USA assistant coach Marvin Dunphy in pre-match warm-ups.
Modena, Italy, October 2, 2014 – The United States may have one of the most unique coaching staffs sitting on the bench at the 2014 FIVB Volleyball Women’s World Championship Italy 2014, and it has produced an undefeated record through six matches.
The Americans have a head coach who won three Olympic Games gold medals as a player (two indoors and one beach) as well as a coach who led the USA Men to the Olympic Games gold medal in 1988. Karch Kiraly is a legendary figure from his playing days for the USA, and now has turned his attention to serving as head coach of the USA women’s team. For this 2014 FIVB Women’s World Championship, he has a great mentor in Marv Dunphy sitting next to him on the bench as one of his assistant coaches giving tremendous guidance to himself and the American players.
Dunphy served as the head coach of the USA Men, including Kiraly, which captured the 1988 Seoul Olympic Games gold medal. Dunphy has taken a seat on the women’s bench for this World Championship, a spot normally reserved for assistant coach Tom Black who is back in the United States guiding his college team Loyola Marymount University into the top 25 of the NCAA ranking.
“It is huge to have Marv on the bench for us,” Kiraly said. “Marv is such a calm and poised presence. When he says something, everybody listens. He has been in so many Olympics. I certainly listen, I can learn from him a lot. We are fortunate to have him. Normally we would have Tom Black, but he is back with his Loyola Marymount University team, which now is ranked in the top 25 rankings (NCAA college).”
Dunphy has had a long, successful coaching tenure with the U.S. National Teams. The American squad maintained a No. 1 world ranking in the mid-1980s and compiled an impressive overall record of 197-31 (.864) during his time as head coach. Additionally, the team won every major international tournament: the 1985 FIVB World Cup, the 1986 FIVB World Championship, the 1987 Pan American Games and, most importantly, the 1988 Olympic Games in Seoul, South Korea. In 1987, the FIVB honored Dunphy as its Coach of the Year and was a finalist for the FIVB’s Greatest Coach of the Century Award.
Since then, he has been an assistant coach for the USA Men's Team at the 2000 Olympics and a consultant coach at the 1996, 2004 and 2008 Olympics. In 2012, Dunphy served as a consultant coach in London for the silver medal winning women's squad.
“I think when it comes to methods and learning and training, all those are non-gender and non-age related,” Dunphy said in his experience now coaching the USA women at the World Championship. “The real difference is not gender, but rather inferior or superior athletes. These are all elite athletes competing at the World Championship and I am honored to be a part of it.”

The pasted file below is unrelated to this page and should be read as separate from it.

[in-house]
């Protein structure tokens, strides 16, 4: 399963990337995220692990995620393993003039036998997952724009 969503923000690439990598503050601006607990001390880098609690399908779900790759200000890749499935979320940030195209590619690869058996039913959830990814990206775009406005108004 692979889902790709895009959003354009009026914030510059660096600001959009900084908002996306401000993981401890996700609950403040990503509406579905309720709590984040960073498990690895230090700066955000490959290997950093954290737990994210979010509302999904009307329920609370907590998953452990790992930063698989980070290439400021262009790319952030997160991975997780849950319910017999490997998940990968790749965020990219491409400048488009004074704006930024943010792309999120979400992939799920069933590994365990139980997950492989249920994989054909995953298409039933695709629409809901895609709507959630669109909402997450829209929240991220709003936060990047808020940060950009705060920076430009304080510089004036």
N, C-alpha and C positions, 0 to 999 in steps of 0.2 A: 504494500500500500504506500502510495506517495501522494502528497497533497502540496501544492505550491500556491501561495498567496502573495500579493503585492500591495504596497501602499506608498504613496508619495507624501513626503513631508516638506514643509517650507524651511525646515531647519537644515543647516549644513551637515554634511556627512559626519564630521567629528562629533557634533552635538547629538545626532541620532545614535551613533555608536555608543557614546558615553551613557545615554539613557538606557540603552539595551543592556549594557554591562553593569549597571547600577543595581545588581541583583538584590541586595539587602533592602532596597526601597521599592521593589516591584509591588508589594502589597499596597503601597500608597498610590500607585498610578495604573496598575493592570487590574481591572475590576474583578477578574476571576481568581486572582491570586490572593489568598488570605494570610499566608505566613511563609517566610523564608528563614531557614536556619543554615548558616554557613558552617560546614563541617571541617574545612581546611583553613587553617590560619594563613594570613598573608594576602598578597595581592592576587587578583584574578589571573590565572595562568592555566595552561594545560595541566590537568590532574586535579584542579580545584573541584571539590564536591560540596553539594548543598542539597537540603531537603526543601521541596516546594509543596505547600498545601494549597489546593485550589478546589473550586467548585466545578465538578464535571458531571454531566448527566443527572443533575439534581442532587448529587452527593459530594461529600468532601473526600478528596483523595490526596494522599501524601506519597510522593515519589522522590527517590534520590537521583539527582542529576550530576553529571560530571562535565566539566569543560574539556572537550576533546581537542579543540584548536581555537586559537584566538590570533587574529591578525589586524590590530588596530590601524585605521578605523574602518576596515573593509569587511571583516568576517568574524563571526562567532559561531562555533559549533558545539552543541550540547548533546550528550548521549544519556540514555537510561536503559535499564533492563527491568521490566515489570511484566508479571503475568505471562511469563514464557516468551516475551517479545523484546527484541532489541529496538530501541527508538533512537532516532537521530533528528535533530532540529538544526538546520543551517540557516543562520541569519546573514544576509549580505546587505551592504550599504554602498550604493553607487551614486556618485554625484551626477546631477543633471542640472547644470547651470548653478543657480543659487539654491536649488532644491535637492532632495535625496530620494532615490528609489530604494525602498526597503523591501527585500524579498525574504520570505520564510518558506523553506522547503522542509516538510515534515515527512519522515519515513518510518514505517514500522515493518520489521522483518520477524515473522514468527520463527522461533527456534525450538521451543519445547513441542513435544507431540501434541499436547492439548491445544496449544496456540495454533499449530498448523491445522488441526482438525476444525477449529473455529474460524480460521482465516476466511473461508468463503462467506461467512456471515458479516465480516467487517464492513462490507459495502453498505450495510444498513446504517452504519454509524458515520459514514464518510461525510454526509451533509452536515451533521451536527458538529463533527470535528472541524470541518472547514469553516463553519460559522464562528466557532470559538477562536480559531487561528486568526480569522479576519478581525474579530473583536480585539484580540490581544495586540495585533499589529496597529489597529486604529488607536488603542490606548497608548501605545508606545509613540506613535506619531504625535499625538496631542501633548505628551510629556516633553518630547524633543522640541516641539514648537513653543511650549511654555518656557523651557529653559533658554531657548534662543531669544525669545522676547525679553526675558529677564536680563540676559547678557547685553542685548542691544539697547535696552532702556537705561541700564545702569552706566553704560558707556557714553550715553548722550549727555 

While serving as head men’s coach at Pepperdine University for the past 32 years, Dunphy has led his squad to four NCAA university titles and coached 10 players who have gone on to compete in the Olympic Games.
“It has been in my plans since I took over to have Marv involved in this program in some capacity, right on through, if we are able to quality, right on through Rio,” Kiraly said. “He was with us in London, we would love to have him with us for whatever parts he can do, for another Olympic cycle. He is making an impact.”
Dunphy has the utmost respect for his former player, now turned coaching colleague.
“Karch is wired differently,” Dunphy said. “His intentness, attention to detail and his respect for this sport in the USA and the world is unmatched. With our relationship, I have tremendous respect him and our friendship.”
Dunphy, a 1994 inductee into the International Volleyball Hall of Fame, is a person who can bring out the best in an athlete, according to Kiraly.
“He is a great connector with people,” Kiraly said. “He has a presence about him that makes you feel good around him. He is helping our setters run the game plan, and doing a nice job working in timeouts with Alisha Glass and Courtney Thompson.”
USA setter Alisha Glass believes Dunphy has provided a unique perspective for her during this World Championship.
“Marv is a wealth of knowledge,” Glass said. “He sees the game from a perspective that makes so much sense. You may not have seen it before, but as soon as he points something out to you, you realize how right he is. And you think, ‘How did I not realize that before?’ He's seen so many matches, coached so many great players and really puts in the time to understand player psychology and team dynamics.”
For Glass, she soaks up all she can from Dunphy.
“He's got tips, advice and stories for days,” Glass said. “I just try to stand next to him, act like a sponge and soak it all up. He will help our team be better technically and emotionally, and he'll continue to always win the first point of any short court game.”